Now, there are games that I agree need remaking, and there are great examples of it. Resident Evil 2 and Final Fantasy VII are wonderful examples of remakes. However, over the past few years we have seen far too many games getting ports and remasters. In 2021 alone we have seen remasters of the Mass Effect Trilogy, Sonic Colors, Diablo II, Pokémon Diamond and Pearl and more. To make matters worse, most of them are extortionately priced for having slight tweaks on games at least a decade old.

With the remakes of trilogies, I often enjoy them. The Crash Bandicoot N. Sane Trilogy and Spyro Reignited Trilogy are great examples of remasters. They both have significantly improved graphics and have allowed for comebacks for both series. This is especially the case with Crash Bandicoot with the release of new title Crash Bandicoot 4: It’s About Time. These games are also great because they’re massive overhauls for games that were 20 years old at the time. In addition, players were not asked to fork out £50 for either. I paid £30 for each just several weeks after their release. With remasters of the likes of Sonic Colors and Assassin’s Creed III, taking games that are only 10 years old and tweaking them slightly is lazy and unnecessary.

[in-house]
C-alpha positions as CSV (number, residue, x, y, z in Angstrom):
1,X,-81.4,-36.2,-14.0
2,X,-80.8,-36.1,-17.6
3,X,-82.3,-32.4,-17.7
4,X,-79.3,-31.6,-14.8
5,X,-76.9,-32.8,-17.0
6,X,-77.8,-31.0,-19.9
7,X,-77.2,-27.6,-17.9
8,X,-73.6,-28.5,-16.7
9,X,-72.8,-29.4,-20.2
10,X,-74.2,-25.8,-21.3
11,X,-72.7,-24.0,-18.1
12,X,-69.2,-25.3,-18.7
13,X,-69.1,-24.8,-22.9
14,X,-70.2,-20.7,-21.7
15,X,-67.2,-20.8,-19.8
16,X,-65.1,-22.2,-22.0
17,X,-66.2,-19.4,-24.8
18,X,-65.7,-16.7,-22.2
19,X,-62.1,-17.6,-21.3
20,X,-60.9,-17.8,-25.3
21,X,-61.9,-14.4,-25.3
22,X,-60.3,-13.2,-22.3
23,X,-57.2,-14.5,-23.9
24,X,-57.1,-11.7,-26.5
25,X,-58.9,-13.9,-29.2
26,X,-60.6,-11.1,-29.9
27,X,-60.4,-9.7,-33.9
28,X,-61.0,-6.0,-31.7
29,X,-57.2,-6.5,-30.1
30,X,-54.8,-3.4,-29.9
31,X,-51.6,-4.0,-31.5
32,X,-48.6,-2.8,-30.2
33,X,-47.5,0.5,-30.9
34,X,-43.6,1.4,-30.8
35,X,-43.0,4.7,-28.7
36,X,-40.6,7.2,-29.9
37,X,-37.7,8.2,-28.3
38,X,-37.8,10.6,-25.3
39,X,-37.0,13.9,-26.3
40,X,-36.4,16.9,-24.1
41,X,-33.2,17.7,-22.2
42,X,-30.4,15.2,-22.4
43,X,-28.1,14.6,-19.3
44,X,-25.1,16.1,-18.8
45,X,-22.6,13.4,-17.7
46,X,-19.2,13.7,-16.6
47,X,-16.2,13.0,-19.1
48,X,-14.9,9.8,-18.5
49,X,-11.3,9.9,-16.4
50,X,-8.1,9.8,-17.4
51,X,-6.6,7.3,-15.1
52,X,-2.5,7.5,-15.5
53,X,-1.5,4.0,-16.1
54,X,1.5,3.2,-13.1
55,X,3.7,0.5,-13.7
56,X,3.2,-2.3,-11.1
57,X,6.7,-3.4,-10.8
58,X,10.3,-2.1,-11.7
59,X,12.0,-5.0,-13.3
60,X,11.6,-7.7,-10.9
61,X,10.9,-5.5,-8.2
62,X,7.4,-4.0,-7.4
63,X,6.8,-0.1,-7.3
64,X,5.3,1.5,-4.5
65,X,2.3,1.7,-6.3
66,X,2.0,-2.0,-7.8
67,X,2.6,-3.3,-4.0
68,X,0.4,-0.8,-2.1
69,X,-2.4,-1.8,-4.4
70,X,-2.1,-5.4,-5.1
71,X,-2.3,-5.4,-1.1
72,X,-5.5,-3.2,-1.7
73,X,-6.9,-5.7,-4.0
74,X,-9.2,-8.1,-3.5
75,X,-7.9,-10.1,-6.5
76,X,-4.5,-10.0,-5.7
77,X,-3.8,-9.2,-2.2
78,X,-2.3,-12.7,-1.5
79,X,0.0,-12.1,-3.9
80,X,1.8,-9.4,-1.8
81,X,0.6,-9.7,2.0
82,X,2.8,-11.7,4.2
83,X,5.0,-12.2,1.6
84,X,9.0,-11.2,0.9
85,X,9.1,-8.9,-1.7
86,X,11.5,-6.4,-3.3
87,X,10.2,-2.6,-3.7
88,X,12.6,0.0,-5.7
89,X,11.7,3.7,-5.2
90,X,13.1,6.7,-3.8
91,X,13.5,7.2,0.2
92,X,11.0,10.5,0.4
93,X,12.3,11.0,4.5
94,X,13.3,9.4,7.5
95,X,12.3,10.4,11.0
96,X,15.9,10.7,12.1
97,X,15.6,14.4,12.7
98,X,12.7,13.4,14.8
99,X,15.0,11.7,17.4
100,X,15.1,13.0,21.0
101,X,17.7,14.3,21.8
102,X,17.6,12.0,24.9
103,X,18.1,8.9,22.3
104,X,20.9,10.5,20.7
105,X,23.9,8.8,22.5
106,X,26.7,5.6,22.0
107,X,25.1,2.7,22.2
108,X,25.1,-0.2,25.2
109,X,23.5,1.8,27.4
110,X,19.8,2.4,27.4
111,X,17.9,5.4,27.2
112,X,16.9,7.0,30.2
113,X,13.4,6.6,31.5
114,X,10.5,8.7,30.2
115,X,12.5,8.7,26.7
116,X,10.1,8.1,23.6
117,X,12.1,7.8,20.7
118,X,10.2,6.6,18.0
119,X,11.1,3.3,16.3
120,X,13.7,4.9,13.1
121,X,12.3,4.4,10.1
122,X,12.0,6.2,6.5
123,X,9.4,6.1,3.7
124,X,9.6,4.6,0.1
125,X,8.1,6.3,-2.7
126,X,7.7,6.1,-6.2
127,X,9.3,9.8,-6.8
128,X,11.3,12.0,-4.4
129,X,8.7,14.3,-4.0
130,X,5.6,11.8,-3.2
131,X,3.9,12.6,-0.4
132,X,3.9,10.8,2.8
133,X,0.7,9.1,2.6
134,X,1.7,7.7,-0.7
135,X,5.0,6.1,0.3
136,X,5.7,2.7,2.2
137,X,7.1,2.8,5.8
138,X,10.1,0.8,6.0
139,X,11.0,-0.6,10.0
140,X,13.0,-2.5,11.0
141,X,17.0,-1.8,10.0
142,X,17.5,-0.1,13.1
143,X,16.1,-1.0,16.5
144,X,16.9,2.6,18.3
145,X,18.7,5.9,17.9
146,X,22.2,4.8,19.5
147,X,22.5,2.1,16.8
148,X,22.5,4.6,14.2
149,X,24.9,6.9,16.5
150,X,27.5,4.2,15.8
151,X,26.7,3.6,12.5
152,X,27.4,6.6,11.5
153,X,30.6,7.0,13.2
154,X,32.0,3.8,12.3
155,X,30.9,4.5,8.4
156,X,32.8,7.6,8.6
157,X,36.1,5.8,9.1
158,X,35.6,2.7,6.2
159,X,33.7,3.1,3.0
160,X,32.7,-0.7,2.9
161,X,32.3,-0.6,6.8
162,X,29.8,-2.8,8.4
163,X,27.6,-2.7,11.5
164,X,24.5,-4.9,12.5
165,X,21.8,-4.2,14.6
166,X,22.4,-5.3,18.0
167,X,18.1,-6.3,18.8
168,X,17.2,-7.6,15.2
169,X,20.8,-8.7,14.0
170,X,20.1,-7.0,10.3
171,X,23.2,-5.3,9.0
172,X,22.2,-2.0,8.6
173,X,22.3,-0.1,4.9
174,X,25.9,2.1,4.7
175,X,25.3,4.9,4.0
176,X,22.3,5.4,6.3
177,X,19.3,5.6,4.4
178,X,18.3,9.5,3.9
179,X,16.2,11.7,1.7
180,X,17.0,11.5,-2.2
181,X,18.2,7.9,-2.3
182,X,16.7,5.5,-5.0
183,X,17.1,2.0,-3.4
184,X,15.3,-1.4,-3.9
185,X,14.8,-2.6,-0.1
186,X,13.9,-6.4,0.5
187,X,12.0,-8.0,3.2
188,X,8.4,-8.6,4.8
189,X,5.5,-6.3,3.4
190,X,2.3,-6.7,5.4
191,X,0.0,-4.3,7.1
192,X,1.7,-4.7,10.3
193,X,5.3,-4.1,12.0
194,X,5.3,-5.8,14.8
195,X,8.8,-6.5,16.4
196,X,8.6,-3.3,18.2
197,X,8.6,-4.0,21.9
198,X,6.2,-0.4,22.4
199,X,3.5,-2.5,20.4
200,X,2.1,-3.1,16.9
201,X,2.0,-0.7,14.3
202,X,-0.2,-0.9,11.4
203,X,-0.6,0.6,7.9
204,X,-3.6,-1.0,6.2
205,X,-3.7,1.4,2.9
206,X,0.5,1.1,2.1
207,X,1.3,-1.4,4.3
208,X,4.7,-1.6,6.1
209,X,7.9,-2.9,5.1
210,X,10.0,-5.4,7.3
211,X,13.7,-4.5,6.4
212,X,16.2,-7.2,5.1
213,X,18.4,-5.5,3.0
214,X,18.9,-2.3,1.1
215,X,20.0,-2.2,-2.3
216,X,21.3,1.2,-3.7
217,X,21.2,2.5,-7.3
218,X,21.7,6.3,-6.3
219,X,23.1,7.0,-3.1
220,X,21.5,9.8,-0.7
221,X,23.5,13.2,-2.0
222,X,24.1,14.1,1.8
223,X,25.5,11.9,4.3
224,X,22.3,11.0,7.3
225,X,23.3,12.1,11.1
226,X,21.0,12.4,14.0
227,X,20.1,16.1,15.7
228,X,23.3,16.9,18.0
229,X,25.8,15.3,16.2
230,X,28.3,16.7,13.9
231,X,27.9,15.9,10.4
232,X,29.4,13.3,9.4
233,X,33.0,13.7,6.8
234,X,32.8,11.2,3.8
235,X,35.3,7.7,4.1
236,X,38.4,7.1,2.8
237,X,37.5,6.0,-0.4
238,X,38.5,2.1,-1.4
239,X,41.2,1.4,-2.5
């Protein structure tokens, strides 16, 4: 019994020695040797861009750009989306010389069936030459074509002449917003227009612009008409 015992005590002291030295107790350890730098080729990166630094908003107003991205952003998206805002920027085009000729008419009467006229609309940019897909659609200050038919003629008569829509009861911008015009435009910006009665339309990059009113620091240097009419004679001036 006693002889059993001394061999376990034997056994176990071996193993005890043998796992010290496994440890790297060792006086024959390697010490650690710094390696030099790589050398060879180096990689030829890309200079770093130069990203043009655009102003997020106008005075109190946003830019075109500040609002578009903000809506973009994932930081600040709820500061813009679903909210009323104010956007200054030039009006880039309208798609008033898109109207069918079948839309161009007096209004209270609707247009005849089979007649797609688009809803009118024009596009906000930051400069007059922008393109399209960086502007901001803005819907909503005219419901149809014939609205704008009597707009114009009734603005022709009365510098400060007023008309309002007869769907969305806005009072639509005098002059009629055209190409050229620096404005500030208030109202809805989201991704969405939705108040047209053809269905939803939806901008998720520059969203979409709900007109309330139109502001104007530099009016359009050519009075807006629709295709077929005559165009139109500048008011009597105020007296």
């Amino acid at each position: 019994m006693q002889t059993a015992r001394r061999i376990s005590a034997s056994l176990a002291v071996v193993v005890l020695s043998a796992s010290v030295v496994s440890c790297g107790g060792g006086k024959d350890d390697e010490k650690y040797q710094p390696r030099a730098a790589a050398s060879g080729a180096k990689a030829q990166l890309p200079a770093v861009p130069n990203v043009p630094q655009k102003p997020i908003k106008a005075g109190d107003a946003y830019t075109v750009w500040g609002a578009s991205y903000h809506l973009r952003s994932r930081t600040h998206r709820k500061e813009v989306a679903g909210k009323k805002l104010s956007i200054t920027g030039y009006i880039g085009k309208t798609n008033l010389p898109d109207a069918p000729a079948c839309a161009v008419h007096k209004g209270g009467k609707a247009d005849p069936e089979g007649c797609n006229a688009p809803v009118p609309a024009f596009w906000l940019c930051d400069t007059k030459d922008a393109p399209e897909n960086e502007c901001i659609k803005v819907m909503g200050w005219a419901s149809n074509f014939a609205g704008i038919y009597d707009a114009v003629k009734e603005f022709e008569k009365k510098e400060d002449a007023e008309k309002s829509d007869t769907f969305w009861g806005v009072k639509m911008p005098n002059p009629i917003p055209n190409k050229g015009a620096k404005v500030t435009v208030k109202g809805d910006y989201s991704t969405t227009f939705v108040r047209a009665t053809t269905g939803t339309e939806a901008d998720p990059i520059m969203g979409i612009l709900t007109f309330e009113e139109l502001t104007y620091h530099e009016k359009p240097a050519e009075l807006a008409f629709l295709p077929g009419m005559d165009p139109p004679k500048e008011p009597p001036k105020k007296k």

When a game plays differently (for the better) and looks different, it is a good remaster. It is a shame that these kinds of remakes/remasters are difficult to come by. Remasters are easy to make and profit from, allowing studios to be lazy. The gaming industry needs innovation, and if remasters are half of the upcoming games in one year, we lose that innovation. Some video games need to stay in the past because we want to see new titles.

 

7. I Enjoy the Descendants in Uncharted: Drake’s Fortune

Uncharted: Drake’s Fortune is a highly rated game from the PlayStation 3. It kickstarted one of the most successful gaming franchises in recent memory. There is one moment from the game that divides opinion massively, and that is the introduction of the Descendants. At the end of Chapter 17, the player first encounters the Descendants, and as Nathan Drake, you help Eddy Raja fight off the zombie-like creatures. Raja is killed, and Drake escapes from the terrifying monsters. In Chapters 18 and 19, you must fight off a bunch of the twisted creatures alone.

Now, the Descendants divide opinion for very good reasons. They created an unexpected and odd tonal shift while being an example of zombie over-saturation in media. However, I like the tonal shift and the intensity of battling these powerful enemies. It’s a challenge the first time you play these levels because all it takes is a couple of swipes and you are restarting at the last checkpoint. While the context for them is silly, they make sense within the rules of the game. I have more of a problem with the bizarre, blue Shambhala Guardians in Uncharted 2: Among Thieves. Seriously, what are those things?

 

8. Call of Duty: Advanced Warfare Is a Good Game

Call of Duty: Black Ops II is seen as the last game of Call of Duty’s golden era. After 2012, COD games have become a mixed bag due to lacklustre (or non-existent) campaigns, buggy and repetitive multiplayer and third modes trying to rekindle the success of Treyarch’s zombies mode. For me the biggest offenders are COD‘s WWII, Black Ops 4 and Ghosts. Advanced Warfare is game that receives too much criticism.